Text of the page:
School-Finance Plans Illustrate Disastrous Consequences of Cuts-Alone Budget

State Rep. Scott Hochberg has introduced a couple of school-finance bills that paint a vivid picture of what the proposed state budget would require. With a cut of nearly $10 billion in state school funding, one of two bad things must happen. Either local property taxes would have to climb one-third or more to make up for missing state support (HB 2484)—or school districts would have to absorb huge losses of revenue (HB 2485), amounting to well over a thousand dollars per pupil for many districts. And those losses don’t even take into account more than a billion dollars in grant funding for school districts.

Gov. Rick Perry has been exhorting legislators to keep pressing for more cuts instead of backing revenue measures to fill the budget hole. But his own appointee as state commissioner of education, Robert Scott, has repeatedly told lawmakers that the public schools of Texas cannot accomplish their mission unless at least $6 billion of the proposed cuts in state aid for school districts can be restored.

Hochberg said in presenting his illustrative budget options that he didn’t want his fellow legislators to vote on the plan to cut $10 billion without knowing beforehand what it would mean specifically for the school districts in their area. Now they know.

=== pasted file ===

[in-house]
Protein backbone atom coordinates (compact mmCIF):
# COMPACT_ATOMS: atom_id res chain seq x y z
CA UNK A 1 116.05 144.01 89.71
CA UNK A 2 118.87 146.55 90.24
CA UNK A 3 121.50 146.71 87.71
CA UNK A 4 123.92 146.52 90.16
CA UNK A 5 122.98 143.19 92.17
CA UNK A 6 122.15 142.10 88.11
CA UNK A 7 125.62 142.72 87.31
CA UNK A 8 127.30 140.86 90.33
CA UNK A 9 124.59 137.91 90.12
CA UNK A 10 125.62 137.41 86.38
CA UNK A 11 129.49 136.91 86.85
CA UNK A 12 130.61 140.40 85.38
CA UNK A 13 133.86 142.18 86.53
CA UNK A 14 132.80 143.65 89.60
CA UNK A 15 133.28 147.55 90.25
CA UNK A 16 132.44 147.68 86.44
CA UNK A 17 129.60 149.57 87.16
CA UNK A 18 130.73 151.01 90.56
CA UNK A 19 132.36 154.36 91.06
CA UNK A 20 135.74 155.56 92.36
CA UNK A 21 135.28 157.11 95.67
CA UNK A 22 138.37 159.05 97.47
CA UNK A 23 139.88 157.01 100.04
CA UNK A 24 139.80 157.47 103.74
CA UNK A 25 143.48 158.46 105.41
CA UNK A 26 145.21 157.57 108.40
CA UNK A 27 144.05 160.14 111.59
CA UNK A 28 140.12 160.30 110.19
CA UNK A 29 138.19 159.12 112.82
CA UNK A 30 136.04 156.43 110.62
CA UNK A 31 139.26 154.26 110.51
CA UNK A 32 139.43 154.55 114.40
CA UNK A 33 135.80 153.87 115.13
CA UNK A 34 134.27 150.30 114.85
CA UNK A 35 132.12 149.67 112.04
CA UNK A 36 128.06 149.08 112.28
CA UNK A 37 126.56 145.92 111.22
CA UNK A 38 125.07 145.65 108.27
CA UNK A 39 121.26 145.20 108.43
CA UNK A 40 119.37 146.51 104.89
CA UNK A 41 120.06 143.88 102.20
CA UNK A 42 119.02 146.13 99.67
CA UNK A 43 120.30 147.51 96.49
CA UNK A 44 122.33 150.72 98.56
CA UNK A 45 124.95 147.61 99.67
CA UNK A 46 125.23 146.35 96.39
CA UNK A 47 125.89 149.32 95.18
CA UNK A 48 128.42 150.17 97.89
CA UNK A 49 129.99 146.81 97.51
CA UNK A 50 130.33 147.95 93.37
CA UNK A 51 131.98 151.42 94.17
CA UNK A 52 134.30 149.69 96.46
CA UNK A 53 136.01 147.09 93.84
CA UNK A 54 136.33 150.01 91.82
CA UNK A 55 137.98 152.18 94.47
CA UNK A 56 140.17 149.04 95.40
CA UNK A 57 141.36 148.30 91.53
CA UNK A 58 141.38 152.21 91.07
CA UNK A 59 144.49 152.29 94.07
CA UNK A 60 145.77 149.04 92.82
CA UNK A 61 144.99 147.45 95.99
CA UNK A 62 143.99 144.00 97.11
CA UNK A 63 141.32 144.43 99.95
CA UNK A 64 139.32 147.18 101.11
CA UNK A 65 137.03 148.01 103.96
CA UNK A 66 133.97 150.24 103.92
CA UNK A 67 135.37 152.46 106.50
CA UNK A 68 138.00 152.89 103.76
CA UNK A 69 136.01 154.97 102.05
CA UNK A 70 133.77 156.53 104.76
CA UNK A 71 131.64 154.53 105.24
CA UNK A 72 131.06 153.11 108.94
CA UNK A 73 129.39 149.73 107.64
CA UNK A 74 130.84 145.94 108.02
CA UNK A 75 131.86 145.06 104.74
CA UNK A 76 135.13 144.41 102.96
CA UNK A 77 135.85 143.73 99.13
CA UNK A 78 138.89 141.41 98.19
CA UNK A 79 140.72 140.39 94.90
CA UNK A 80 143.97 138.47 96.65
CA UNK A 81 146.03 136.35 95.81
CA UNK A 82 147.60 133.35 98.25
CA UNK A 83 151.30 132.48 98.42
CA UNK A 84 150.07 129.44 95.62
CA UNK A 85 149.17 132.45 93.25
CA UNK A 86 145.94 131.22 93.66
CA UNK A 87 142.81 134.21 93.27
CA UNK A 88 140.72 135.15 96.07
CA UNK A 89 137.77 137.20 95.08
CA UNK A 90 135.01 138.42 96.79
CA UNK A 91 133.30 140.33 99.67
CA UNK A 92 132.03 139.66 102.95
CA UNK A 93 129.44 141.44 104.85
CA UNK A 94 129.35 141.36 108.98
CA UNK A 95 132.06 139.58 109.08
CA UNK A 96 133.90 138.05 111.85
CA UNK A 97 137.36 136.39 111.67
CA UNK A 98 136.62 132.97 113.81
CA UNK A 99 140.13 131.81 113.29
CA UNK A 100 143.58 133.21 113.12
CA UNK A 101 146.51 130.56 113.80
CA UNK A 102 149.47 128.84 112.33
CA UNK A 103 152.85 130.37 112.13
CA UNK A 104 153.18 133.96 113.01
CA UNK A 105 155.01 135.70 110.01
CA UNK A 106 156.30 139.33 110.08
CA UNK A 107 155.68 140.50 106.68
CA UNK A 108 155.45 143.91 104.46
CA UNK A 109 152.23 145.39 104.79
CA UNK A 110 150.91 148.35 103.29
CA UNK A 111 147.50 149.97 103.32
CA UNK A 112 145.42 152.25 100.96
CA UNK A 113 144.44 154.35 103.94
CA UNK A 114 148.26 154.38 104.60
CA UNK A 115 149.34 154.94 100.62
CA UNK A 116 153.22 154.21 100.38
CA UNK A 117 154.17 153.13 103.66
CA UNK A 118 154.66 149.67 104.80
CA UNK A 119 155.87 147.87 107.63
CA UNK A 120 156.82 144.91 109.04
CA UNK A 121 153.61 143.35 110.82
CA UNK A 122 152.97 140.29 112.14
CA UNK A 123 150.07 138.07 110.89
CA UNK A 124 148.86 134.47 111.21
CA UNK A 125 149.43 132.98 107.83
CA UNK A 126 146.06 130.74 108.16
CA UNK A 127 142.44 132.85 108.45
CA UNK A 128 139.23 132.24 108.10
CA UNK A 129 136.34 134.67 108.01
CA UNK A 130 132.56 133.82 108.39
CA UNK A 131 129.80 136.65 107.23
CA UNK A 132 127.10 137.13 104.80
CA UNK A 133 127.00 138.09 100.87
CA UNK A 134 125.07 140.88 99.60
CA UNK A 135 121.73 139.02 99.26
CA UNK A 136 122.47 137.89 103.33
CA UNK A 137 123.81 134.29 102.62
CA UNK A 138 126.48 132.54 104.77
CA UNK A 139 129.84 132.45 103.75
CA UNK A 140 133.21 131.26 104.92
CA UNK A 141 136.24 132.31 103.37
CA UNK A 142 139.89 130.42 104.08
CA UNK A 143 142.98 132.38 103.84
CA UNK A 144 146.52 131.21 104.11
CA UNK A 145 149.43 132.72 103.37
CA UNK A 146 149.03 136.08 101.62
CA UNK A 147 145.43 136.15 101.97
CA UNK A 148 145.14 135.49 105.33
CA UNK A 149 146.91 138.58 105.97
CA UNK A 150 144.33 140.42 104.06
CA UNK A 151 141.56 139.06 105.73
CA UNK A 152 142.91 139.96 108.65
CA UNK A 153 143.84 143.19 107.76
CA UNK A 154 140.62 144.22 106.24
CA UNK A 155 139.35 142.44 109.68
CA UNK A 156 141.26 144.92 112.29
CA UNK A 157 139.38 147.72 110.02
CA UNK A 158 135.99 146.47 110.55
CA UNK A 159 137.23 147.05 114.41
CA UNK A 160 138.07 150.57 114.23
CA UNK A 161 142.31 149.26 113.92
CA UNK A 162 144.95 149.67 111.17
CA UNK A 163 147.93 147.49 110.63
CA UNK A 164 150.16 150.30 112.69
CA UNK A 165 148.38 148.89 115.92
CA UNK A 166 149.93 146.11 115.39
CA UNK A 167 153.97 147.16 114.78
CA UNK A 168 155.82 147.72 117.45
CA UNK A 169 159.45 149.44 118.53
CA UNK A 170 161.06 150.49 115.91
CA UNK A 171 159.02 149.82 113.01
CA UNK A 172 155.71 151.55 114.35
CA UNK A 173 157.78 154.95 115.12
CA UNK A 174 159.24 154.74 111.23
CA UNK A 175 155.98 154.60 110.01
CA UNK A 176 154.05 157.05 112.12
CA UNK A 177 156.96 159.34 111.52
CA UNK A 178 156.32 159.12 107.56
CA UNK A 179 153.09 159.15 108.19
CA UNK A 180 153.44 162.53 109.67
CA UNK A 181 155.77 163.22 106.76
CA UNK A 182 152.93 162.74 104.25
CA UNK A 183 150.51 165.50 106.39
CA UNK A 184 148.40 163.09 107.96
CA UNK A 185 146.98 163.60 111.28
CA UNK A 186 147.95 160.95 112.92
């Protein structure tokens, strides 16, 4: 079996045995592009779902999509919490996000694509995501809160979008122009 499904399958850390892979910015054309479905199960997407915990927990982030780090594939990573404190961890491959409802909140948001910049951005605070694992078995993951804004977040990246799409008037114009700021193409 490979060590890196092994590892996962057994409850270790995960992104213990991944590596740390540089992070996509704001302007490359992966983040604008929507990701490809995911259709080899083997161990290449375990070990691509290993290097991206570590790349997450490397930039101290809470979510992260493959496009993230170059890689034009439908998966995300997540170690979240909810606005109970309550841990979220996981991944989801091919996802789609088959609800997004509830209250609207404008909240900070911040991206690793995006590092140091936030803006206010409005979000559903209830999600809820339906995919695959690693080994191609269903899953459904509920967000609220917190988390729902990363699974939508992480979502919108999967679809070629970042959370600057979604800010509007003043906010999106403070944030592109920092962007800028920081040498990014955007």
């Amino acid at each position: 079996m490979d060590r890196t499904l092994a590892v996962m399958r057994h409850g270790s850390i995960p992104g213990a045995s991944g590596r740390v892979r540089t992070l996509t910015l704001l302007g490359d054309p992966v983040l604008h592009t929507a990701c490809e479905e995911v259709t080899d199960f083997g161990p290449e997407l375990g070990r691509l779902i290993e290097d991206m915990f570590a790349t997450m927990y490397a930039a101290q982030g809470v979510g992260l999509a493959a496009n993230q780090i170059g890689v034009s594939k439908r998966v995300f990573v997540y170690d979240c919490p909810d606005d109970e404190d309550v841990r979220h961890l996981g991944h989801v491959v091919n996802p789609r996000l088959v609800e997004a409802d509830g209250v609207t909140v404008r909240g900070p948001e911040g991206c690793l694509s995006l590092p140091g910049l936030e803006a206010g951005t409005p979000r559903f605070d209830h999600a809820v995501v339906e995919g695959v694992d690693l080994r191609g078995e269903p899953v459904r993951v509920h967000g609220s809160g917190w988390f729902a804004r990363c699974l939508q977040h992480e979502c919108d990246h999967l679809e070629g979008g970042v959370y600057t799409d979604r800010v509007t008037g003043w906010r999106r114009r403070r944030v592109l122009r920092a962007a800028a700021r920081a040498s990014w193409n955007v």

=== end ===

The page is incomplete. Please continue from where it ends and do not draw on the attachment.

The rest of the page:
Our schools face a revenue shortfall of $10 billion for 2012-2013 largely because of a misbegotten legislative tax swap that cut property taxes in 2006 without producing enough replacement revenue from a new business tax. This situation sadly bears out the forecast that Texas AFT President Linda Bridges made at the time, as she explained Texas AFT’s opposition to the 2006 legislation:  “Our schoolchildren were left with meager new funding and a big target on them for future cuts when the unfunded tax cuts promised in this plan come due….We need lasting solutions for our school finance problem, not a quick sugar fix that leaves our schools on a starvation diet for the future.…lawmakers will face a budget crisis created by the unfunded promise of property-tax reduction made in the bills passed this session.”